It’s disconcerting how the word yuppie is still being used a decade into this millennium. I thought it had died in the early ‘90s. Using the term makes you sound like an aging, out-of-touch punk rocker (another antiquated concept). To me, if feels particularly tone deaf because the consumerism so reviled in the ‘80s has simply become standard. Yuppie is now synonymous with middle-to-upper class American. Watch cable for an afternoon or crack open a fashion or food magazine; it’s all big houses, $80,000 renovations, new cars, organic produce, $5,000 purses, granite, travertine, Tuscany. Everyone seems way more affluent than 20 years ago even if a bulk of it is all aspirations and bought on credit.
What’s a modern yuppie, anyway? The dreaded hipster, that catchall for anyone young with a style or behavior that’s annoying? A Bobo or even worse, as coined in The Observer last week: a Brobo? While it’s true that vast swaths of Brooklyn are insufferably smug and cute, all I took away from the article was that wealthy 20-somethings who went to Ivy League schools and work in nonprofits and at prestigious publications and live in either Manhattan or Brooklyn, are kind of unlikeable.
However, I did agree with this sentiment from one of those young New Yorker editorial assistants on side Manhattan:
"Sometimes I'll go to a bar there where people are playing bocce and feel like I'm missing out on something, and then I remember I don't really care…This crazy pseudo-bohemian circus life sounds pretty fun, but I don't really have time to be part of it right now. It takes a certain amount of energy to do all these fabulous Brooklyn things. … I'd rather just sort of go to the Gap and come home. I'm not really engaged by, like, playing Frisbee and riding bikes."
Maybe I’m just worried that I will be pegged as a yuppie? Nearly a decade ago someone called me that on Chowhound because I said the food in Ridgewood, Queens was shit. It was and still is mostly fast food and pizza. As if someone who would prefer not to eat McDonald’s daily lives on Chardonnay and brie. Even then, in the early ‘00s, I was surprised to see the dated label thrown around.
Yesterday I joined The Rumpus’ book club. You pay $25 a month you receive a non-blockbuster-type book that hasn’t been released yet and you can join in an online discussion of it (I probably won’t because I’m an observer, not a web commenter). I’m at a point in my life where $25 a month doesn’t sound like a lot of money, but there were some bemoaning the cost prohibitive nature of this venture, particularly for writers (clearly not those Brobos in publishing with huge apartments and yards). I have a day job, can afford 12 books a year and think literature is something worth discussing. Does that make me a yuppie?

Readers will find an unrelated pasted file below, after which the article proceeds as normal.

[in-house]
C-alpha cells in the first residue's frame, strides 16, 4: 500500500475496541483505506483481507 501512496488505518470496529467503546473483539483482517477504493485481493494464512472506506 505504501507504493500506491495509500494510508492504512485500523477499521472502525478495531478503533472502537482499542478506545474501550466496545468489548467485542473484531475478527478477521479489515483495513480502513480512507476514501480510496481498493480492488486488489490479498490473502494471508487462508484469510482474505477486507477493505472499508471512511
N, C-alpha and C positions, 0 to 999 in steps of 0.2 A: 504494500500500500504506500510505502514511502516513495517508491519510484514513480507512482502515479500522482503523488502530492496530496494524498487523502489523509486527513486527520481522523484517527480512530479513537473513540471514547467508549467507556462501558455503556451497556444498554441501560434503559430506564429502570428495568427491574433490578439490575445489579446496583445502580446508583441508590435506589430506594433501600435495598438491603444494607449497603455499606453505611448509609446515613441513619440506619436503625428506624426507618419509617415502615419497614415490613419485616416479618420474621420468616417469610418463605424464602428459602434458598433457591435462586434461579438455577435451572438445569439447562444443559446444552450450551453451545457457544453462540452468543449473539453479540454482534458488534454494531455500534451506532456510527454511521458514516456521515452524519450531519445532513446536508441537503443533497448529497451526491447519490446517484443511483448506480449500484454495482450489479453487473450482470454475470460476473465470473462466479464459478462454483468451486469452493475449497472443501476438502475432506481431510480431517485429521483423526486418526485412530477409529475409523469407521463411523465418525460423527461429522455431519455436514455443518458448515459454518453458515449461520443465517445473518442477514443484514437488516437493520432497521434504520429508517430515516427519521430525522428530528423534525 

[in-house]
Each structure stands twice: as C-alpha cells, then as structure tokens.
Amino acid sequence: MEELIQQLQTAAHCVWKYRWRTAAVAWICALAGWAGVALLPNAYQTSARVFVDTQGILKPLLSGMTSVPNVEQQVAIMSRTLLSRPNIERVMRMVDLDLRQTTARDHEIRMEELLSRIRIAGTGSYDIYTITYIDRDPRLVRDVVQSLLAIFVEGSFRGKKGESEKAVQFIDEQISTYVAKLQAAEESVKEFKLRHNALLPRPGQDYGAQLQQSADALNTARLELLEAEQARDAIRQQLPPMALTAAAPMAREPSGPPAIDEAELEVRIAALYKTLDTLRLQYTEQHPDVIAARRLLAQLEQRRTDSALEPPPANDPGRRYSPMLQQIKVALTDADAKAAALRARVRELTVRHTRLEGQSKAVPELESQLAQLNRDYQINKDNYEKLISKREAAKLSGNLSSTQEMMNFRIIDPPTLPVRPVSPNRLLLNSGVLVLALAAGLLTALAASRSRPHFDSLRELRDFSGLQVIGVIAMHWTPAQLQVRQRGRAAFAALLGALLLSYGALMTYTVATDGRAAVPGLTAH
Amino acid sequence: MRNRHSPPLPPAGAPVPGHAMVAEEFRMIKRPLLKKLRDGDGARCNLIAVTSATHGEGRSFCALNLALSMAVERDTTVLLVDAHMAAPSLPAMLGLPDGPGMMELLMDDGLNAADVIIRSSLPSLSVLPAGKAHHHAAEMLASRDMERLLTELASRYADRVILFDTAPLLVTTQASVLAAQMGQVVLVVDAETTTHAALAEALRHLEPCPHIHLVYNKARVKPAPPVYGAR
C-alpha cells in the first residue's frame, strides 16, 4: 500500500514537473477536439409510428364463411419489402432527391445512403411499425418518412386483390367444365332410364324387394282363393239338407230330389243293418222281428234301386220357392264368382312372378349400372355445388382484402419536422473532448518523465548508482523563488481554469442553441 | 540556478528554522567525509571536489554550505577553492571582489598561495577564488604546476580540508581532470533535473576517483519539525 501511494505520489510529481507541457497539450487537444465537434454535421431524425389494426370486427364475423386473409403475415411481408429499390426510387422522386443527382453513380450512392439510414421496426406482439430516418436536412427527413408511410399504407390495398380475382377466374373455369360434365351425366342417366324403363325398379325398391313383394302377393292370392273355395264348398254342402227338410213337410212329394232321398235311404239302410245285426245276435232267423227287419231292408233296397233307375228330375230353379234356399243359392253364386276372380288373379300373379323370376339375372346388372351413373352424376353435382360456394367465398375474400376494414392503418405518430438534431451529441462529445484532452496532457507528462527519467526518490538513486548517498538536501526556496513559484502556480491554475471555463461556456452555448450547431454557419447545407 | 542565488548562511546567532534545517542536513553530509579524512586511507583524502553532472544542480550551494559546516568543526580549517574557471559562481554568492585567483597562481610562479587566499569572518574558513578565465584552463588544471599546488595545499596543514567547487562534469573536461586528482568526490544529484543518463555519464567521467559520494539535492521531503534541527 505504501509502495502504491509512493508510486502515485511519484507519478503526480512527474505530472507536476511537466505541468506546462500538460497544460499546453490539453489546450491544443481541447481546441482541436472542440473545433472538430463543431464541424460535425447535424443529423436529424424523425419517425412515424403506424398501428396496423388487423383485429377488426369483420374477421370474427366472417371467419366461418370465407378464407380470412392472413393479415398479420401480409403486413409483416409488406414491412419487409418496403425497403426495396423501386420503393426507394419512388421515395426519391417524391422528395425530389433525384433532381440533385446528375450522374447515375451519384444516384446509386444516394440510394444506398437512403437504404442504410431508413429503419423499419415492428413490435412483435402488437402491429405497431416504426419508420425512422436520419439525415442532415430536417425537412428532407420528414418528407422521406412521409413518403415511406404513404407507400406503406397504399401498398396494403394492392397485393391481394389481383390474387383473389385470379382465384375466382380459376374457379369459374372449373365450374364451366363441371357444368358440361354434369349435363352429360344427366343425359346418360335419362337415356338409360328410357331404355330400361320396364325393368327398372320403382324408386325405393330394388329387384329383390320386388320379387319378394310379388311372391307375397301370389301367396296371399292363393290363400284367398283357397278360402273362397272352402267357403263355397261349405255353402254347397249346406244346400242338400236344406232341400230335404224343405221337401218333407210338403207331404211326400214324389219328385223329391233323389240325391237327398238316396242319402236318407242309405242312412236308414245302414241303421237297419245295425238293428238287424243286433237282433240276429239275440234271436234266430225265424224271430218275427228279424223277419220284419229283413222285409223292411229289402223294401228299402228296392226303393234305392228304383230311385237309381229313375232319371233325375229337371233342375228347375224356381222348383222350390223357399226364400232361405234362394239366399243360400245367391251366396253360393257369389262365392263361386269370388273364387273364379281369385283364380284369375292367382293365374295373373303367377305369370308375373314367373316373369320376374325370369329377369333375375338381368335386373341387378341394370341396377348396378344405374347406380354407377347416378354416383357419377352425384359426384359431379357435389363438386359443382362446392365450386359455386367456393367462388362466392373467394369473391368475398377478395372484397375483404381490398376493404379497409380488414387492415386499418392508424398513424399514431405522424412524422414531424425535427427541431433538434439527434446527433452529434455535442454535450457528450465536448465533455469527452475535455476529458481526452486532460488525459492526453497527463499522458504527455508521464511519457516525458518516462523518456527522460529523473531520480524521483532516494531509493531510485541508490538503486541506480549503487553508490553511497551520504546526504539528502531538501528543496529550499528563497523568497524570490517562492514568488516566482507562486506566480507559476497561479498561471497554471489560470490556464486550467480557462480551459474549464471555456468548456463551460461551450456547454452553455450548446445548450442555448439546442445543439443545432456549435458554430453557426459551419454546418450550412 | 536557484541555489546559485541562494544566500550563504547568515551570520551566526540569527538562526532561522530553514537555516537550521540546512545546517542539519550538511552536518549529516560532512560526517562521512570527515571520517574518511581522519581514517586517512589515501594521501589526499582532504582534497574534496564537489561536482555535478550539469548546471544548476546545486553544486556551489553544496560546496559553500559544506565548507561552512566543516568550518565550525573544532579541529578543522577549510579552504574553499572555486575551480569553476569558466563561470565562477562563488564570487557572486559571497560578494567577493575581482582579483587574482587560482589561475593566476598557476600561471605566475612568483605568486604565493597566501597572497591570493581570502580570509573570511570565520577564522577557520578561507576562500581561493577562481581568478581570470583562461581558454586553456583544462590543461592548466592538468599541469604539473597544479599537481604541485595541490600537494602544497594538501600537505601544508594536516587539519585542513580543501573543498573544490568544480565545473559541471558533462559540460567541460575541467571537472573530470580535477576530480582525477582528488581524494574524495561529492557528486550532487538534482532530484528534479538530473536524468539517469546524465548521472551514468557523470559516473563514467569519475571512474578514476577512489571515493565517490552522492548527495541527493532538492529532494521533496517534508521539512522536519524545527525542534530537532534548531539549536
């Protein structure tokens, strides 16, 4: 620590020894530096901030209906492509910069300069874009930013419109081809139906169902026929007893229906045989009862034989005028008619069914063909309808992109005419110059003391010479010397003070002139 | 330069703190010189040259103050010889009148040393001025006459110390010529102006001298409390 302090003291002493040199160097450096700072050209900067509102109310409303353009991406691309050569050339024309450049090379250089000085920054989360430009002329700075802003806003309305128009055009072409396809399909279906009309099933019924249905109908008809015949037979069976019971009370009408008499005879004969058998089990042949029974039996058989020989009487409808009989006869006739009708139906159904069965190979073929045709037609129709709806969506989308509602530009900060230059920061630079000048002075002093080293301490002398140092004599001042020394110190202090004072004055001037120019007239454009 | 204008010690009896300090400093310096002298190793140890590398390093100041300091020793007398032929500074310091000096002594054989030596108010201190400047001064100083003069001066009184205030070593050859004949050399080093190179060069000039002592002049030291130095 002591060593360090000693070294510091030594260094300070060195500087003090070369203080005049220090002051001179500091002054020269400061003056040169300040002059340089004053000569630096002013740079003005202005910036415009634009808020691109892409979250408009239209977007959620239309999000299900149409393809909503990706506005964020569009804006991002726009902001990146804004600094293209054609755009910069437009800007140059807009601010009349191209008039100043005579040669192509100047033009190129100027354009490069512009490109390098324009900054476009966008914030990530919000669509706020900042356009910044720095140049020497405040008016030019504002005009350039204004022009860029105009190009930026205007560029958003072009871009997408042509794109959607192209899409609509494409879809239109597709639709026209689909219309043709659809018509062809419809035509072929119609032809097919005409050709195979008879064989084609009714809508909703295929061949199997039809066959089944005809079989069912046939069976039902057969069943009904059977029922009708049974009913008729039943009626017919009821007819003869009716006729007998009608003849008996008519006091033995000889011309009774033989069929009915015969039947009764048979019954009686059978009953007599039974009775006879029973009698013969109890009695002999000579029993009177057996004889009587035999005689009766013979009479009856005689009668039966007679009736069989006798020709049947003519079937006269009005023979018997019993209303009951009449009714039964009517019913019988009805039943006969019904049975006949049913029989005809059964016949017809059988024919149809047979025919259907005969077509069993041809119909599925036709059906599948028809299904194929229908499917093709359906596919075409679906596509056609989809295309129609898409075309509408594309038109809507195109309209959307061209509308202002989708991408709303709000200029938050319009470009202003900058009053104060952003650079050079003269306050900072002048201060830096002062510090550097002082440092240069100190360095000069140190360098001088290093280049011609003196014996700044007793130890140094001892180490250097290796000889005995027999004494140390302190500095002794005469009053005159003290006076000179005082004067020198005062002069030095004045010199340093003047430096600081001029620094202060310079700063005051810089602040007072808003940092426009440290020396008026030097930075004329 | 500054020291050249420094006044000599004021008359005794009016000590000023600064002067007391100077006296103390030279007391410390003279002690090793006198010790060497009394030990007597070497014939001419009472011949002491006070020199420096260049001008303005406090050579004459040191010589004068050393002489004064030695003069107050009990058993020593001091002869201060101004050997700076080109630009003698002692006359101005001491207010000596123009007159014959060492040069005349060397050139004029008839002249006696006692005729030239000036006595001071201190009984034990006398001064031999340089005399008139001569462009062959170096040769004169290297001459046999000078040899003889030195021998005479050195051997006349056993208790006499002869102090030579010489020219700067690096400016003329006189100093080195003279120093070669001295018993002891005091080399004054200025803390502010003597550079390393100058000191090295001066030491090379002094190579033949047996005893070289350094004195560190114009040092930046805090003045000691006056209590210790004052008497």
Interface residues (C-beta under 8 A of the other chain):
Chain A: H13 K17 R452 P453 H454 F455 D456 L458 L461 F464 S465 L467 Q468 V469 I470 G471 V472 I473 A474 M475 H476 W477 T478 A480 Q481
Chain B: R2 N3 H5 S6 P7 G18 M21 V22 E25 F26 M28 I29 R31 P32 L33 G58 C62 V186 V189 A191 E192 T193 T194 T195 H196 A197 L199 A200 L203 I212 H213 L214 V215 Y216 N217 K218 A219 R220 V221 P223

I have a few nice things that I wouldn’t if I were single. Well, not really things like objects because I don’t buy expensive gadgets, clothing, etc. I mean more of a general non-stressed lifestyle, which is a luxury in many ways. I’m frugal and pay my own way. Or at least I thought I did. James was talking about a coworker and his wife, both late 20s from the Ukraine. The coworker, who never went to college, paid for his wife’s MBA, an investment in their combined futures. I was all, “You should give me $37,000 to pay off my student loans.” Facetiously, of course. My logic was that I could then cough up the extra $300 a month for rent instead. “I am paying your loans, then,” James countered. I had never really thought about it, but yes, I’m being subsidized.
But I don’t know if that makes me a yuppie. Our apartment is good-sized and we have a washer and dryer and a dishwasher. Those are nicer amenities than average for NYC but it’s not even close to luxury. The décor is bland, functional, the kitchen can barely fit one person at a time, we don’t have a dining room or place for more than four people to sit at once.
Tomorrow I have family visiting, a middle-income, mostly non-college-educated crew who buy new cars, know about wine and take Disney cruises, not atypical Americans. My nice-by-local-standards apartment will seem cramped and shabby by suburban west coast perception. We’ll have to eat on mismatched chairs scattered around the living room, plates on laps. My dishes and cutlery are piecemeal from Target. It's going to be hot but we haven't had time to install the air conditioners; the annual ritual is a pain in the ass. This is a residence in a coveted, tree-lined neighborhood, but it’s not the way 24-year-old married couples buying new garish homes with Great Rooms (I seriously don’t know what the fuck that is—I grew up with knowledge of living, family, rec rooms or a den) on 100% financing live. Perhaps I have been watching too much, “My First Place.”